Firearms, Dementia, and the Clinician: Development of a Safety Counseling Protocol

Mitchell L. Doucette, Harrison Dayton, Garry Lapidus, Kevin T. Borrup, Brendan T. Campbell

Research output: Contribution to journalReview articlepeer-review


OBJECTIVES: Using available literature, our aim was to design a firearm safety counseling protocol tool for dementia patients. DESIGN: We conducted a literature review on firearm safety counseling by healthcare providers using several databases to inform the creation of our evidence-based protocol. SETTING: Roughly 5.7 million Americans currently live with some form of dementia with approximately 60% of persons with dementia (PWD) owning a firearm. The mental deterioration associated with dementia creates an opportunity for firearm abuse, misuse, and injury. Patient and family safety counseling from a healthcare provider is one potential opportunity for reducing the level of danger. This literature review identifies the available clinical guidelines for firearm safety for PWD and creates a firearm safety counseling protocol based on existing literature. PARTICIPANTS:: Persons with dementia and their families or care takers. MEASUREMENTS: Databases were searched using variations of the terms “Firearms,” “Dementia,” and “Alzheimer's disease.” Studies were included for review if they provided either recommendations or guidelines for healthcare provider's counseling around firearm safety for PWD or their families. RESULTS: Search terms yielded 456 articles, of which 12 met inclusion criteria. Using the available literature, we developed a firearm safety counseling protocol that provides measurable means to assess risk and offer harm mitigation strategies for patients and their families. Mitigation strategies are based on Clinical Dementia Rating scale assessment at time of patient interaction and results of risk assessment. CONCLUSION: Providing standardized and effective clinical guidelines to healthcare providers who interact with firearm-owning PWD can act as a means to reduce firearm injury and violence. The protocol proposed in this article needs further testing and validation to determine if it will help reduce firearm-related events in PWD.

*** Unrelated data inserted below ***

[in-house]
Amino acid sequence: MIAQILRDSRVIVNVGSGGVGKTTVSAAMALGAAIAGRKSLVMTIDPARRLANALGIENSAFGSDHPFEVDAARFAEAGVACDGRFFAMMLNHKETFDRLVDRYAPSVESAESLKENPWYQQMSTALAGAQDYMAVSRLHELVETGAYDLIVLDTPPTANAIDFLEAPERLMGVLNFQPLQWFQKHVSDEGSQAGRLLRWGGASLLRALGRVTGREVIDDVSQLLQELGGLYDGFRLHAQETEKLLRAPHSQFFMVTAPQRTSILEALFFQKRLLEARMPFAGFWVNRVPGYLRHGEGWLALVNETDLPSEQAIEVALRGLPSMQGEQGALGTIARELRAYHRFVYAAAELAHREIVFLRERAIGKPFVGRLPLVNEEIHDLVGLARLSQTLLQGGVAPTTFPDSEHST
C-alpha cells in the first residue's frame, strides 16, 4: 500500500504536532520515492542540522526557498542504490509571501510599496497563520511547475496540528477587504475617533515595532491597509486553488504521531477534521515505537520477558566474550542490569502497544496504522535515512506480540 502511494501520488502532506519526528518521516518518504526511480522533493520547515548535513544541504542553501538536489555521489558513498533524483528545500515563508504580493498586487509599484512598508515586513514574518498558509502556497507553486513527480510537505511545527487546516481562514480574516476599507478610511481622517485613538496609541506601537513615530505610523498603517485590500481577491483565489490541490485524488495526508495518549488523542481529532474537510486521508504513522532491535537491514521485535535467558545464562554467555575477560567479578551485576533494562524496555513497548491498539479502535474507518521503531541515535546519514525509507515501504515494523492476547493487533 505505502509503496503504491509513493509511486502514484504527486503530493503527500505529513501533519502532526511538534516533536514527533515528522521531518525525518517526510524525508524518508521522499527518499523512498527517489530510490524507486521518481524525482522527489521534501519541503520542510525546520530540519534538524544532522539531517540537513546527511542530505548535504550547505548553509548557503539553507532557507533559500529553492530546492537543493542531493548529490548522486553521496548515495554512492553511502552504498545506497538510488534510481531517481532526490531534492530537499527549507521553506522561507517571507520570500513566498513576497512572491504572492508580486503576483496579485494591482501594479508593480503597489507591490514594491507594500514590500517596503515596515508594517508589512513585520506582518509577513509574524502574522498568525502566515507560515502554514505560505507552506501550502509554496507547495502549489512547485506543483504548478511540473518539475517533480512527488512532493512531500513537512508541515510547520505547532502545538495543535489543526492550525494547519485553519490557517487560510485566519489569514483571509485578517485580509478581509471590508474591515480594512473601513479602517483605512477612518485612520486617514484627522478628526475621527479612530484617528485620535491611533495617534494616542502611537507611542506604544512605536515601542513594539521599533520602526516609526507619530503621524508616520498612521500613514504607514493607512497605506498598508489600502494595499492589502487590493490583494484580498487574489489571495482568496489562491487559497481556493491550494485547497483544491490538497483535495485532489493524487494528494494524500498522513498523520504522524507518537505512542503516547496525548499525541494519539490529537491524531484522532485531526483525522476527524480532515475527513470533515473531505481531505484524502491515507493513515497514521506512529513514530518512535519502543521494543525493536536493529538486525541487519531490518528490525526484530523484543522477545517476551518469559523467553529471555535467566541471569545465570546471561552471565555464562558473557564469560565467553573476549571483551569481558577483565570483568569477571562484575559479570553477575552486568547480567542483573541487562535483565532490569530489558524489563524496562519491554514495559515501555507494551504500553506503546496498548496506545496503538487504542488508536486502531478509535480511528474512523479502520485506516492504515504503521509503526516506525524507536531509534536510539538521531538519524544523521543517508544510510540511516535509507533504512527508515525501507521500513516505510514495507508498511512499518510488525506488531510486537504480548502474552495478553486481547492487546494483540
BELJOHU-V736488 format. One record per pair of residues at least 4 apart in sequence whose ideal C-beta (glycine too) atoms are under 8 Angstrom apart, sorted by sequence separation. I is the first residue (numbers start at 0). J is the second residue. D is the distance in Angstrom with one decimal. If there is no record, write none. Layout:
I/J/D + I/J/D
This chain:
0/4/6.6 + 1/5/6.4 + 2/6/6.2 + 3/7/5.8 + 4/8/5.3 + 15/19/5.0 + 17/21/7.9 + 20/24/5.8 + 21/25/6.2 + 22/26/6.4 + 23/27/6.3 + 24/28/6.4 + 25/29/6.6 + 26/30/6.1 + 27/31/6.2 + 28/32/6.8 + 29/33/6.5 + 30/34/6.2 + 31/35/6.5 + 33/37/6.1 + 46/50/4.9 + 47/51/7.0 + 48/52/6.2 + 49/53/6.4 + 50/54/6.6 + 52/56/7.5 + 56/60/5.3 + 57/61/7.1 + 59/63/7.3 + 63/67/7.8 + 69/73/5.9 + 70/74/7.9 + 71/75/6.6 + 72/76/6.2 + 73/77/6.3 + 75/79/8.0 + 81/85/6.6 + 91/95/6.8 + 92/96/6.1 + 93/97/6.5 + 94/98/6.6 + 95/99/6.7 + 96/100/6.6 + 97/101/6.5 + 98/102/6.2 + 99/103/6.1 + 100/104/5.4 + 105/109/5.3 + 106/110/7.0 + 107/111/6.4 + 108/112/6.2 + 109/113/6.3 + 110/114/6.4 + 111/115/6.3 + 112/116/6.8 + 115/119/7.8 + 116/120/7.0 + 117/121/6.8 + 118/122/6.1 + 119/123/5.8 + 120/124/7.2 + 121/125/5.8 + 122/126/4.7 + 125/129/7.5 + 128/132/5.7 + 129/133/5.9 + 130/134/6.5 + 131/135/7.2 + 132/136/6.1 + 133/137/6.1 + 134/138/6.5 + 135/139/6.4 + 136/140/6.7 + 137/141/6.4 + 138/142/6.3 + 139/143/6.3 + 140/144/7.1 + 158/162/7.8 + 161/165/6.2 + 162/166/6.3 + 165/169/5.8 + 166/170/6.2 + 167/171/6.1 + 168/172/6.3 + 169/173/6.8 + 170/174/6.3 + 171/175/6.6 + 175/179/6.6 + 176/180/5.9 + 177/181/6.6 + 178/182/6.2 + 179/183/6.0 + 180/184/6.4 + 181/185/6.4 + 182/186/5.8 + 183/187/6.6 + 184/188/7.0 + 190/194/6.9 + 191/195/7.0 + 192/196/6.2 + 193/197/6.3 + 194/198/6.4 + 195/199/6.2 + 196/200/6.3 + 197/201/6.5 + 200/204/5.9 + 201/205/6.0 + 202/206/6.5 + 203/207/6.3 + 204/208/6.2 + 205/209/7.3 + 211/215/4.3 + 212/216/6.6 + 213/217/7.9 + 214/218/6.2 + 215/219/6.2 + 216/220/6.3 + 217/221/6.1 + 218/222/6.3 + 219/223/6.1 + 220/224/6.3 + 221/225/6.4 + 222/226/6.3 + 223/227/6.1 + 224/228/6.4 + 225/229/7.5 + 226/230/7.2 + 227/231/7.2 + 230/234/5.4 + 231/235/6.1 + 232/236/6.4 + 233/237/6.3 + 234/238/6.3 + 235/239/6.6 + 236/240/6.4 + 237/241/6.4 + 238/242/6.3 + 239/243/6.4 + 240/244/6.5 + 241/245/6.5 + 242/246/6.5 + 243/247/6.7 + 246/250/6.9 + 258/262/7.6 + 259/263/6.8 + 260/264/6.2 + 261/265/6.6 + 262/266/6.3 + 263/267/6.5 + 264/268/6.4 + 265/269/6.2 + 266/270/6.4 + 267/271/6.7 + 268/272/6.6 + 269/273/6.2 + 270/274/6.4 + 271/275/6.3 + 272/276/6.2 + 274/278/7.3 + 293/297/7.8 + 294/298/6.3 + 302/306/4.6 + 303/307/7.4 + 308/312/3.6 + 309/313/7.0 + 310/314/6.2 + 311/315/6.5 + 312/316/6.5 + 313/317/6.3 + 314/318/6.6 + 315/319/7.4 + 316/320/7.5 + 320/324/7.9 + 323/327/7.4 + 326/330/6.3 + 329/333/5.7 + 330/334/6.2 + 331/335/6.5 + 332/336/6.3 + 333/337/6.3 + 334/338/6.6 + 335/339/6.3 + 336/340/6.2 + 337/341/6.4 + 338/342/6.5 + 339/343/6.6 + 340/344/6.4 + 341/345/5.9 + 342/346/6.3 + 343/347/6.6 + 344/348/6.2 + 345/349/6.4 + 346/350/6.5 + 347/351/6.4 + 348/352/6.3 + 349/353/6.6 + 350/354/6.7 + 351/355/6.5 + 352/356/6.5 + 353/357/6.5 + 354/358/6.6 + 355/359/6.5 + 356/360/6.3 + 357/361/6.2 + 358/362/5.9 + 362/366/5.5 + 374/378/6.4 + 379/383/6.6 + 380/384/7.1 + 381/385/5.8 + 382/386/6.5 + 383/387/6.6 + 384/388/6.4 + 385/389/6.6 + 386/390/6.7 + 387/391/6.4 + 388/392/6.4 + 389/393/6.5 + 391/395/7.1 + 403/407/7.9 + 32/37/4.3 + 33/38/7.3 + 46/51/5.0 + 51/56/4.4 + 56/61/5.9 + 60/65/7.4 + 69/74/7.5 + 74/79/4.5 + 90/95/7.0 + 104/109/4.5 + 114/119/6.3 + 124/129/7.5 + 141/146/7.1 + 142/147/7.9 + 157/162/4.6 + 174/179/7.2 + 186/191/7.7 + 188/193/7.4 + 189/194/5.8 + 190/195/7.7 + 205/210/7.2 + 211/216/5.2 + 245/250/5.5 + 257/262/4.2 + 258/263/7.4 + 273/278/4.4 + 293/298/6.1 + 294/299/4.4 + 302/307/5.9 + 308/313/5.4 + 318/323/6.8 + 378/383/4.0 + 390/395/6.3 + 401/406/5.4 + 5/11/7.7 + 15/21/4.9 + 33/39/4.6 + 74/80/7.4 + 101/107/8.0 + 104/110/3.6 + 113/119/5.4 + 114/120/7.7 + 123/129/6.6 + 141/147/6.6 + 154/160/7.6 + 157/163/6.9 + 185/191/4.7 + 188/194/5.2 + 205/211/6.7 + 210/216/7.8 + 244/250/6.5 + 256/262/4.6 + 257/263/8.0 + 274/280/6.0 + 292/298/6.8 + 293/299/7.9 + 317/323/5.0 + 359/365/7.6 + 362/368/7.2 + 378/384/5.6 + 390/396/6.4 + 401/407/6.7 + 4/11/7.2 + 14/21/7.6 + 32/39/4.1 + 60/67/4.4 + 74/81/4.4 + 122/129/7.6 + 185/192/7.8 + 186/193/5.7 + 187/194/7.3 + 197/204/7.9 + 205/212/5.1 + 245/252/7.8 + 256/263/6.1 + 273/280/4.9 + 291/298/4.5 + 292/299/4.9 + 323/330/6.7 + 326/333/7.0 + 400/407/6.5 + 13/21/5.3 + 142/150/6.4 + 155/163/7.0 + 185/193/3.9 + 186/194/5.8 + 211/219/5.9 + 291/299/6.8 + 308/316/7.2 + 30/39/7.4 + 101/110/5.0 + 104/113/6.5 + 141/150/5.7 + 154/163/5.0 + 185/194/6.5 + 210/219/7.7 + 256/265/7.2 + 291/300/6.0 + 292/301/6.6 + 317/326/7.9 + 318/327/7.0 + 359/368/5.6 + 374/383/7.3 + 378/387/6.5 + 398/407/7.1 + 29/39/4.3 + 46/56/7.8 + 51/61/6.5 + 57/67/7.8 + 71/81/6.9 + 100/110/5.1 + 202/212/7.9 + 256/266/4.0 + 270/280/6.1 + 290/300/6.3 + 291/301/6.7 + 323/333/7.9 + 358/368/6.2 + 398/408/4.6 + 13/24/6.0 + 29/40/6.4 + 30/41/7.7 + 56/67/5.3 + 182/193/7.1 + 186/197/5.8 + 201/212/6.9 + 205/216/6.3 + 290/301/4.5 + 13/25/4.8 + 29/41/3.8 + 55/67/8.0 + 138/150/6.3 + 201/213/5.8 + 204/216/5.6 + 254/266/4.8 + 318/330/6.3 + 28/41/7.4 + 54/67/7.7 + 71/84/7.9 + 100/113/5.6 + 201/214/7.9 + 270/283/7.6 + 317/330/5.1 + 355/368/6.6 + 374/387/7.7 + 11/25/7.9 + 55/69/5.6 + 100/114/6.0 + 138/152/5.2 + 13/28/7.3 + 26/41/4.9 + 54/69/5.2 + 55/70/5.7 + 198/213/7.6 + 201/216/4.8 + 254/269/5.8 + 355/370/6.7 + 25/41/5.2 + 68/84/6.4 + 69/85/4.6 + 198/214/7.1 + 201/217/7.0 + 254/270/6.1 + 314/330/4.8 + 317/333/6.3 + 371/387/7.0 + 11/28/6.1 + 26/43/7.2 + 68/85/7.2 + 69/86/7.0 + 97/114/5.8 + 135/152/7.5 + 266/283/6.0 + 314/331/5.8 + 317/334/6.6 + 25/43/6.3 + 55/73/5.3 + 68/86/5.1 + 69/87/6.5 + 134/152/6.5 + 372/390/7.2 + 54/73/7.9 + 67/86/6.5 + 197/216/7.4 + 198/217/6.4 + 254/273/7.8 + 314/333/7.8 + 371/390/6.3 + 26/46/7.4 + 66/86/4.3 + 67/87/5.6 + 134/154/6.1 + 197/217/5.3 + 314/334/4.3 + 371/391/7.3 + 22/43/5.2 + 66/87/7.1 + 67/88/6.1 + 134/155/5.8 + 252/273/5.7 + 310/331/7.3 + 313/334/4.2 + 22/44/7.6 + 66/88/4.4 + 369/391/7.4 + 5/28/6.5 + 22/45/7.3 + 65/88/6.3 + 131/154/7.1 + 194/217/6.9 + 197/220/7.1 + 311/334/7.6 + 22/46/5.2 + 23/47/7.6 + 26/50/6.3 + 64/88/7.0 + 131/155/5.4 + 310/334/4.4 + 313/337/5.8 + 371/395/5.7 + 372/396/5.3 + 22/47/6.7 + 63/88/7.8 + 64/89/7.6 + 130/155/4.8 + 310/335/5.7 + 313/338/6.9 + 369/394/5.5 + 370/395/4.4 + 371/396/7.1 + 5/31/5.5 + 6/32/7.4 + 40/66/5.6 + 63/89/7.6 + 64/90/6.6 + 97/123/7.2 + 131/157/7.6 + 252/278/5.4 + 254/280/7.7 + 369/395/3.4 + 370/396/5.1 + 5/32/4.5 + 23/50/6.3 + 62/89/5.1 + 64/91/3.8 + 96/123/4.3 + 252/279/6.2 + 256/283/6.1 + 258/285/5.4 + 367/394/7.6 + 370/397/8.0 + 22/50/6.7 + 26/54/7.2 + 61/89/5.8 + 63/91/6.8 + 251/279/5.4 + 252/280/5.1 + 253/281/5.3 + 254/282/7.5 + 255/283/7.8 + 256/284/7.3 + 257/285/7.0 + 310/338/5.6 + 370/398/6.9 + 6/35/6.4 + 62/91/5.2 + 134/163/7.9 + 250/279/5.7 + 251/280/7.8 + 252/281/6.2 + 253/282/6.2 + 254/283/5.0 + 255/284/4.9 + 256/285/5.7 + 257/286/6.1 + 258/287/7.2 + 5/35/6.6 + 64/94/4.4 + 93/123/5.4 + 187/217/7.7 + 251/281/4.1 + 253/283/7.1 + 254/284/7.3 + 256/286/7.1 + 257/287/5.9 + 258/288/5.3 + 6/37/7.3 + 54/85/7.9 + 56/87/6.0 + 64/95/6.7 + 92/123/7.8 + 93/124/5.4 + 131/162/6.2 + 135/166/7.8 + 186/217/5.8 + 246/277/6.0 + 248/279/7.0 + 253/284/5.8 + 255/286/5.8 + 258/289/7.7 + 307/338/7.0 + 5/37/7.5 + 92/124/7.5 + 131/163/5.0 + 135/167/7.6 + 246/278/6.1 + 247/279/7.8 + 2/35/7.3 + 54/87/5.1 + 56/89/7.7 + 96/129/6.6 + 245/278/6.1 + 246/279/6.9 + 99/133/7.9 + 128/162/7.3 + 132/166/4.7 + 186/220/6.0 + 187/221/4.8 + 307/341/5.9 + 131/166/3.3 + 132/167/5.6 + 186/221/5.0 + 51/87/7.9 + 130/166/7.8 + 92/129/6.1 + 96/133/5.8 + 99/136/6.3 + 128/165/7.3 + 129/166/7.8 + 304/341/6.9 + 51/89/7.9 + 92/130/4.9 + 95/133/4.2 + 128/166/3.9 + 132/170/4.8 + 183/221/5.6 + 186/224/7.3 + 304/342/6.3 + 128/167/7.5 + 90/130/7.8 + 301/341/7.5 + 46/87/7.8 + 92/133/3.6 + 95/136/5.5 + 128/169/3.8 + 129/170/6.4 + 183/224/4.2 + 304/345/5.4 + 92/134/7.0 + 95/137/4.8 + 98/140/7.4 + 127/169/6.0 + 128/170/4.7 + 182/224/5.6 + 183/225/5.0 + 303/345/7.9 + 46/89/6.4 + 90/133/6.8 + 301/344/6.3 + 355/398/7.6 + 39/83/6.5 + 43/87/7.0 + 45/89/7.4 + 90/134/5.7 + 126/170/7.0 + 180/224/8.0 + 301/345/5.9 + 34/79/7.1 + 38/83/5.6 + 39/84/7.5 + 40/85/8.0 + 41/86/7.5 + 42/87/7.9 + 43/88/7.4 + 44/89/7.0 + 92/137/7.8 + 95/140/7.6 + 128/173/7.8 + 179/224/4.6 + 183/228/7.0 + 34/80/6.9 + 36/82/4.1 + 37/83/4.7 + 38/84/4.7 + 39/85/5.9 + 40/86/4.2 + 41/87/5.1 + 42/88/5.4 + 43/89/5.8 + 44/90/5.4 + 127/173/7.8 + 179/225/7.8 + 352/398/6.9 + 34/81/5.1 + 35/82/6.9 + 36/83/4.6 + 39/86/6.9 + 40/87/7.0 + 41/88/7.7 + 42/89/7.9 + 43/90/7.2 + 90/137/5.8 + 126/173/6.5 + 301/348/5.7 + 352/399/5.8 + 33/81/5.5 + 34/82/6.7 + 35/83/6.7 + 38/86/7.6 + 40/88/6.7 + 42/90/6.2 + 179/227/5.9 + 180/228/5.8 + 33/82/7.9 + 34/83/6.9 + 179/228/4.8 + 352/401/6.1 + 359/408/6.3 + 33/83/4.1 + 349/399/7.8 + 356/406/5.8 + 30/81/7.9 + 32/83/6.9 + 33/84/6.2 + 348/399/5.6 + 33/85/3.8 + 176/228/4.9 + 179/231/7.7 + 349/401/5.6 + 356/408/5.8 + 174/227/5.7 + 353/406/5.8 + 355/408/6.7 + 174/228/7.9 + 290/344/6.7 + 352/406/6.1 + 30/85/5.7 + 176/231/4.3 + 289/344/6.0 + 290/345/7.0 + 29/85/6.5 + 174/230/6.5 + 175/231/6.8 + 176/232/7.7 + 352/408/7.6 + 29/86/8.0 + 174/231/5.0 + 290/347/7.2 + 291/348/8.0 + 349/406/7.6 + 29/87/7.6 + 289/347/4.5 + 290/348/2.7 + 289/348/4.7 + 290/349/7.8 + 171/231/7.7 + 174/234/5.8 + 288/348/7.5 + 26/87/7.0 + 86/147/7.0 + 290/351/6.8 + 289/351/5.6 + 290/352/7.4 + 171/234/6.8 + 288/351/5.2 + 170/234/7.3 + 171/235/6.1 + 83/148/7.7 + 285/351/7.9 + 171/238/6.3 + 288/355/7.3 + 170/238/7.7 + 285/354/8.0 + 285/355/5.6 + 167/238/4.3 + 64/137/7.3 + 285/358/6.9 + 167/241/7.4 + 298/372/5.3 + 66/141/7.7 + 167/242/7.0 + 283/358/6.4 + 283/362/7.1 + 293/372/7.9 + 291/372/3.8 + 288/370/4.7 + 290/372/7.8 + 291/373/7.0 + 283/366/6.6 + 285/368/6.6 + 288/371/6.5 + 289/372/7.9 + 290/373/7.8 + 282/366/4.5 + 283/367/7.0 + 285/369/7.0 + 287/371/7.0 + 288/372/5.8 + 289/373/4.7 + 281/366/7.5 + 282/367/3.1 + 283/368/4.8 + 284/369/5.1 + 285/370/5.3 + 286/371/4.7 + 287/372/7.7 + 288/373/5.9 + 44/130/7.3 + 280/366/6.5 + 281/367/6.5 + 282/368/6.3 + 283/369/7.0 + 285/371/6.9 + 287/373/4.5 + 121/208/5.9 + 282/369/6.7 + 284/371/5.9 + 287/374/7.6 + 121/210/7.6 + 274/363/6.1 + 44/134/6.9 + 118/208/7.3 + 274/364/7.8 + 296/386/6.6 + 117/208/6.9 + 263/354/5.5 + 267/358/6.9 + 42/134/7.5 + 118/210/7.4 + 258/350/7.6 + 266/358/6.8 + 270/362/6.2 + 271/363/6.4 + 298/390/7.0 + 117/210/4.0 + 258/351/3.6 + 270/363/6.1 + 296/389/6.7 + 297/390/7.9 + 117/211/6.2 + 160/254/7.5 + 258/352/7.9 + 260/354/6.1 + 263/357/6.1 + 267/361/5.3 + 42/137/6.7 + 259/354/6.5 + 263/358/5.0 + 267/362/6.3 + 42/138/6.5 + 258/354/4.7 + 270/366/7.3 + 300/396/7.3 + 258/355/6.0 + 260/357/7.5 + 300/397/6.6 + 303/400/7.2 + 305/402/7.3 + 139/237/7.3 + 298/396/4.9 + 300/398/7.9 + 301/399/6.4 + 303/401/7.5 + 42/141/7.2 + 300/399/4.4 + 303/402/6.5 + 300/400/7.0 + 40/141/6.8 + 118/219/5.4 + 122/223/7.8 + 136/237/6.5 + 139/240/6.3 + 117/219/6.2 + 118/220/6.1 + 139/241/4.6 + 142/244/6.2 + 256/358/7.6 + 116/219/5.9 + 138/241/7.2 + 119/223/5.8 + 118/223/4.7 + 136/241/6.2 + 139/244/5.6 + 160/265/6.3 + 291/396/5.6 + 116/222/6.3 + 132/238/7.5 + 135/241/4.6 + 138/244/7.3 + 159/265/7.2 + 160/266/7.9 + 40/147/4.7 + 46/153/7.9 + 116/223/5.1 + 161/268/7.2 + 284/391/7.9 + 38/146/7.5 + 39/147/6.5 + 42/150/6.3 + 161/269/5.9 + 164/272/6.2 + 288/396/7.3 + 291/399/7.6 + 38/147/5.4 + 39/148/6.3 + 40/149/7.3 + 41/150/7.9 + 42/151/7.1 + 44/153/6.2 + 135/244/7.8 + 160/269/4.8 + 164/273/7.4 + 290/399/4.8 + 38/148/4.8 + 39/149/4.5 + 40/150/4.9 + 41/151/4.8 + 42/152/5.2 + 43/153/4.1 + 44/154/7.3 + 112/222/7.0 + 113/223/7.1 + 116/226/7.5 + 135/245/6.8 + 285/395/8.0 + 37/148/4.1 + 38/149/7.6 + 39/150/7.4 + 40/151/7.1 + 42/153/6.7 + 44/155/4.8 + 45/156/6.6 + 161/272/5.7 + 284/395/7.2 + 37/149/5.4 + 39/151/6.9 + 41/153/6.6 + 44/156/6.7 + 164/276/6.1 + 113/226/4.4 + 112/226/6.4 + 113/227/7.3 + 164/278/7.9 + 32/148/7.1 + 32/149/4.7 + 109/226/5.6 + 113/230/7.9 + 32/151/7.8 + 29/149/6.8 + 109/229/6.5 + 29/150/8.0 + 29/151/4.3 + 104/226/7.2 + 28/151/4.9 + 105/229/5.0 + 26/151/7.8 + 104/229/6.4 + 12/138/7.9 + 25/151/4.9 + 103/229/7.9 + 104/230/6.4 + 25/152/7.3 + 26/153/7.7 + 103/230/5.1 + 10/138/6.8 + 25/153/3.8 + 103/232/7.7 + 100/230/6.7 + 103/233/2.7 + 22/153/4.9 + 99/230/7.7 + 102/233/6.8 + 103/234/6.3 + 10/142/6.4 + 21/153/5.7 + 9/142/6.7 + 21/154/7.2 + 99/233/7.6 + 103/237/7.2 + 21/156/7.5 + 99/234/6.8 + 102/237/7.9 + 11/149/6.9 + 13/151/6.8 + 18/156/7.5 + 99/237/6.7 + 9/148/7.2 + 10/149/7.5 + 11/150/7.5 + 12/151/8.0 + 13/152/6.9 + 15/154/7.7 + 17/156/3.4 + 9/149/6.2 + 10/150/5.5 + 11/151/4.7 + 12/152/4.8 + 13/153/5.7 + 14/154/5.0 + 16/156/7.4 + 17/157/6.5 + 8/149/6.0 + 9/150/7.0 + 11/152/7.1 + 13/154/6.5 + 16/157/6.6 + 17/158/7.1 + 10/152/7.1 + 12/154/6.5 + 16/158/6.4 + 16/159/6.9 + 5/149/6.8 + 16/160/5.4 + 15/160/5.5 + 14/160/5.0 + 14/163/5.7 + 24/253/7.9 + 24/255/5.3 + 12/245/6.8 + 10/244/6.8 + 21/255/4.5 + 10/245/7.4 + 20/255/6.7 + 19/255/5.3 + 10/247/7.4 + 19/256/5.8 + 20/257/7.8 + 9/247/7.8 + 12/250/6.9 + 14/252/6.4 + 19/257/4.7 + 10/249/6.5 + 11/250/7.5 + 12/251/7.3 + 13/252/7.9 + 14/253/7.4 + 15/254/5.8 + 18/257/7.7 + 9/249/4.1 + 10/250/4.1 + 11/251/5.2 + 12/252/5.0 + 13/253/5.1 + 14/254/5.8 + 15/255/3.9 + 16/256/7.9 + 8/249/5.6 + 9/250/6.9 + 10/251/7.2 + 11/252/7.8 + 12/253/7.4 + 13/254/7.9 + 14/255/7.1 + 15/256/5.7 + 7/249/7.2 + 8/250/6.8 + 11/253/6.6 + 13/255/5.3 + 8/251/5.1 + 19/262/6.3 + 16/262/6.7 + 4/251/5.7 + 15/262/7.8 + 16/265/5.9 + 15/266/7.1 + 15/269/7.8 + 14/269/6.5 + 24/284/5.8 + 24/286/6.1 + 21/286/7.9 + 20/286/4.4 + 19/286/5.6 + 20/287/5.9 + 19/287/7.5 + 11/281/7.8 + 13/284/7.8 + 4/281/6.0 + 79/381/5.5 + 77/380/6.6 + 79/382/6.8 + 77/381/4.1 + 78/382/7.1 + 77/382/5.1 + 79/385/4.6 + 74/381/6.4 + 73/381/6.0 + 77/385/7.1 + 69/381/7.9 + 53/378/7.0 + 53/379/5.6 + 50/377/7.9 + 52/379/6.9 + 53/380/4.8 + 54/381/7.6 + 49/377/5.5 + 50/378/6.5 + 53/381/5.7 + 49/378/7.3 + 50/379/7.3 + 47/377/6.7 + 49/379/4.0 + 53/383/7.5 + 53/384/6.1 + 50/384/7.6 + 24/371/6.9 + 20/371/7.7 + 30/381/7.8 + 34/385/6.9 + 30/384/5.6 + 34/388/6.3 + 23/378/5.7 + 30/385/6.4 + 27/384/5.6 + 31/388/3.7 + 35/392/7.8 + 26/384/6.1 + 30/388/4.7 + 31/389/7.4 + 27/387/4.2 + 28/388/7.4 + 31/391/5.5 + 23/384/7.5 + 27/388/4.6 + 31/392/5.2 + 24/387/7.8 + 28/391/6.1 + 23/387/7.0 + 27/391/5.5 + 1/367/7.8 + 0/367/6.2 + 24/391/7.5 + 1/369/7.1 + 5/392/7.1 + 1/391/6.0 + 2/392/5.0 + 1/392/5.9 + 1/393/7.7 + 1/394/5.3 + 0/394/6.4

Original languageEnglish (US)
Pages (from-to)2128-2133
Number of pages6
JournalJournal of the American Geriatrics Society
Issue number9
StatePublished - Sep 1 2020
Externally publishedYes


  • dementia
  • firearm safety
  • physician counseling

ASJC Scopus subject areas

  • Geriatrics and Gerontology


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